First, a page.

(A) Axial image through the lower cervical spine revealing jumped facets (arrows ) . (B) Axial image showing normal facet joints for comparison. (C) Sagittal reformatted image revealing the malalignment of the facet joint (arrow) .

Importantly, in the clinical setting of spine fusion, either with hardware or secondary to ankylosis from ankylosing spondylitis or diffuse idiopathic skeletal hyperostosis, in a patient who presents with suspected injury after blunt trauma, a search for a fracture must include CT with reformatted images ( Fig. 19.5 ).

FIG. 19.5

Diffuse idiopathic skeletal hyperostosis.

Sagittal reformatted image coned to the upper and mid thoracic spine in a patient with diffuse idiopathic skeletal hyperostosis after a motor vehicle crash and upper back pain. Note the osseous fusion anteriorly. In individuals with spine fusion (osseous or postsurgical) with pain after trauma, CT should be done to exclude a fracture.

The detection accuracy for ligamentous injury of MDCT is not clearly documented, and magnetic resonance imaging (MRI) is highly sensitive in detecting these injuries.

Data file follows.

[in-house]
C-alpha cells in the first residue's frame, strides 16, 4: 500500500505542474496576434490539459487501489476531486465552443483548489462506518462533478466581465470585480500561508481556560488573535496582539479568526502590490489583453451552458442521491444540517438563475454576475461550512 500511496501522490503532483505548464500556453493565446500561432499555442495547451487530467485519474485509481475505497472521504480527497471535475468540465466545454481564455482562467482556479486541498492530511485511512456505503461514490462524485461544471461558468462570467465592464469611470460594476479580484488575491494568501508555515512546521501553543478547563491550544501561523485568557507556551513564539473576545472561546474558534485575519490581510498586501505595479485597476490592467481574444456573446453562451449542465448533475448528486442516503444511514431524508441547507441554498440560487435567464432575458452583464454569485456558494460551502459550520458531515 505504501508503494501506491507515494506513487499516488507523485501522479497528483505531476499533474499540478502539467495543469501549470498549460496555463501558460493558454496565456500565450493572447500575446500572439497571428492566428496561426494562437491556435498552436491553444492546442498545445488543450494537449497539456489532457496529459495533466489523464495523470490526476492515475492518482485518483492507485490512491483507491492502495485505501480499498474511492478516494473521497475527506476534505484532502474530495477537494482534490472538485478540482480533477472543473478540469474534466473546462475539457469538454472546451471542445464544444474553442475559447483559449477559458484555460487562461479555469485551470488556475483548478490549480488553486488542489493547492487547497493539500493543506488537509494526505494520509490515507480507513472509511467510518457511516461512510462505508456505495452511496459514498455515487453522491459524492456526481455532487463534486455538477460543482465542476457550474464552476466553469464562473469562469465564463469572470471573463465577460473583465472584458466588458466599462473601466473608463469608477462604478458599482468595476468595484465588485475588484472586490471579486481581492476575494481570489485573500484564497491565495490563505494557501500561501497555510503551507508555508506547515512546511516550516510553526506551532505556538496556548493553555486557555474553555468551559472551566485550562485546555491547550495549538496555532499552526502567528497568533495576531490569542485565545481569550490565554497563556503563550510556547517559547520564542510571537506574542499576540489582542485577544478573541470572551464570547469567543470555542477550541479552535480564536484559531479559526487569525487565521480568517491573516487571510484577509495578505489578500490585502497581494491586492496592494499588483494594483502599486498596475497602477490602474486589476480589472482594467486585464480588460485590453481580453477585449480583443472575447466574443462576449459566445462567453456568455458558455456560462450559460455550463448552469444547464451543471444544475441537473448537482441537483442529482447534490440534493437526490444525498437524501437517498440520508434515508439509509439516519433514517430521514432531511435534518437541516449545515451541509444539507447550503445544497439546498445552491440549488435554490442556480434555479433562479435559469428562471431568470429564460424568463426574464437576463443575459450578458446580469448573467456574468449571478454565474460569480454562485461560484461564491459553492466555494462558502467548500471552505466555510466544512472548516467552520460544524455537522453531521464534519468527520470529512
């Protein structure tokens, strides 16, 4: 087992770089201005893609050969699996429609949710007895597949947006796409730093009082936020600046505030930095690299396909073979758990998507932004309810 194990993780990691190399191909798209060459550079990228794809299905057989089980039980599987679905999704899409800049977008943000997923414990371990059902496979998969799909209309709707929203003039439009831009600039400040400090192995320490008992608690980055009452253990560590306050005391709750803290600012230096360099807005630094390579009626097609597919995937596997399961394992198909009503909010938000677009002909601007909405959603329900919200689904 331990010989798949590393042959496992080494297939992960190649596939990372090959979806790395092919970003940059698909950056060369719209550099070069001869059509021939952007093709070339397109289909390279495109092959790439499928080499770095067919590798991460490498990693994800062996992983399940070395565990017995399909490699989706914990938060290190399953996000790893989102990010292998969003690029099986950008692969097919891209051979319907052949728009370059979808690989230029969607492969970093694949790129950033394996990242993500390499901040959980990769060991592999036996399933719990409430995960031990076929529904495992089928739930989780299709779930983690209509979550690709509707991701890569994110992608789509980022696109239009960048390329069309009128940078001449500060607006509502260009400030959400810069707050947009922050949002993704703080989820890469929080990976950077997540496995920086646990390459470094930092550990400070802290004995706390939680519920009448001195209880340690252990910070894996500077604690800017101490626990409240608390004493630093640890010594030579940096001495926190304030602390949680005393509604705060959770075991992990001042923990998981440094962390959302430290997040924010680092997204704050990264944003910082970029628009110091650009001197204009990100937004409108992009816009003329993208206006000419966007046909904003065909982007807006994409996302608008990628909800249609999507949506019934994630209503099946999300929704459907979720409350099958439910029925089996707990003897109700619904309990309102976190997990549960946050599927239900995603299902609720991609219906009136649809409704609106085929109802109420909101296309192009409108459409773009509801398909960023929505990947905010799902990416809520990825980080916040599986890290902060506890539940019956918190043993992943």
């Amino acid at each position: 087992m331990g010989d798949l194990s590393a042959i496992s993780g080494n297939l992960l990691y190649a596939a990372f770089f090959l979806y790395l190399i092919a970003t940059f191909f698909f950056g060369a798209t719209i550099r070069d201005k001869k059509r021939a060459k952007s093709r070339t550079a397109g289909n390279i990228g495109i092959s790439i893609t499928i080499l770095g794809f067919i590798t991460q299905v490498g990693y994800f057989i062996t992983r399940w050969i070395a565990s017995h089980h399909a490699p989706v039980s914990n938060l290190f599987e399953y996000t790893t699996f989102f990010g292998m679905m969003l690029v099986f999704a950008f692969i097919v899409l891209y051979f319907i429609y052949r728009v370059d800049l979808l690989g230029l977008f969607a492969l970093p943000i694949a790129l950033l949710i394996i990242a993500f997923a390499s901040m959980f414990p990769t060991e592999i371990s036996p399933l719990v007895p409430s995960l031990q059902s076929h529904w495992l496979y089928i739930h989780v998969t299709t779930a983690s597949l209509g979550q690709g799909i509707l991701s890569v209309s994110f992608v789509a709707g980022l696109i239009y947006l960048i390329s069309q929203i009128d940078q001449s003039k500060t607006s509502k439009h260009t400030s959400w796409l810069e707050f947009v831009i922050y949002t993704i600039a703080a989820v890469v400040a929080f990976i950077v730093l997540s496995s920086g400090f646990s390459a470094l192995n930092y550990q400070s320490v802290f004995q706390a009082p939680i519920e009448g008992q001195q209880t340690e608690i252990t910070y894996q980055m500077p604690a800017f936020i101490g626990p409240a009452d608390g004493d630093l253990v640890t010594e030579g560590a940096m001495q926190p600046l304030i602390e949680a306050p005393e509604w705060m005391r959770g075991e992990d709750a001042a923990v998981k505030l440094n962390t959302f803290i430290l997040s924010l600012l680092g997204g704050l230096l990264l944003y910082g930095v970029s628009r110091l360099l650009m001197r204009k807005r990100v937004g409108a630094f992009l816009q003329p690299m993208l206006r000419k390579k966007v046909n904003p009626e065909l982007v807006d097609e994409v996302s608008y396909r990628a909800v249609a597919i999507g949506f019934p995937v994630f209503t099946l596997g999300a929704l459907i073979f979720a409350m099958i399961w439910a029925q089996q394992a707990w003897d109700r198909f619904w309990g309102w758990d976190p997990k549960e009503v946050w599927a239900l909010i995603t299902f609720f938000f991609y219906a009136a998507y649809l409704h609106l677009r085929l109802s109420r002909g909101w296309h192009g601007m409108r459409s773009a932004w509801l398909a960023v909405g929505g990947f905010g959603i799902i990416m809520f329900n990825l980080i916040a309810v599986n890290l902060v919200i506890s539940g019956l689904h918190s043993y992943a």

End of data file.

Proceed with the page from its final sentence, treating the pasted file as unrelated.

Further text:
Thoracic Spine

The thoracic spine is demonstrated nicely with reformatted images for chest-abdomen-pelvis CT in the setting of blunt trauma. CT can readily demonstrate a compression fracture (isolated to the vertebral body) from an unstable fracture involving the posterior elements, thus requiring surgical intervention ( Fig. 19.1 ). An unstable fracture involving the posterior elements is seen on conventional radiographs as widening of the interpedicular distance. As stated earlier and worth reiterating, for a patient who has fusion of the thoracic spine and presents with back pain after blunt trauma, a fracture must be sought with use of CT with reformatted images. An additional utility of CT is assessment of the presence of an underlying lesion that may not be appreciated with conventional radiography. A pathologic fracture can more readily be diagnosed and the extent of the pathologic process more accurately determined ( Fig. 19.6 ).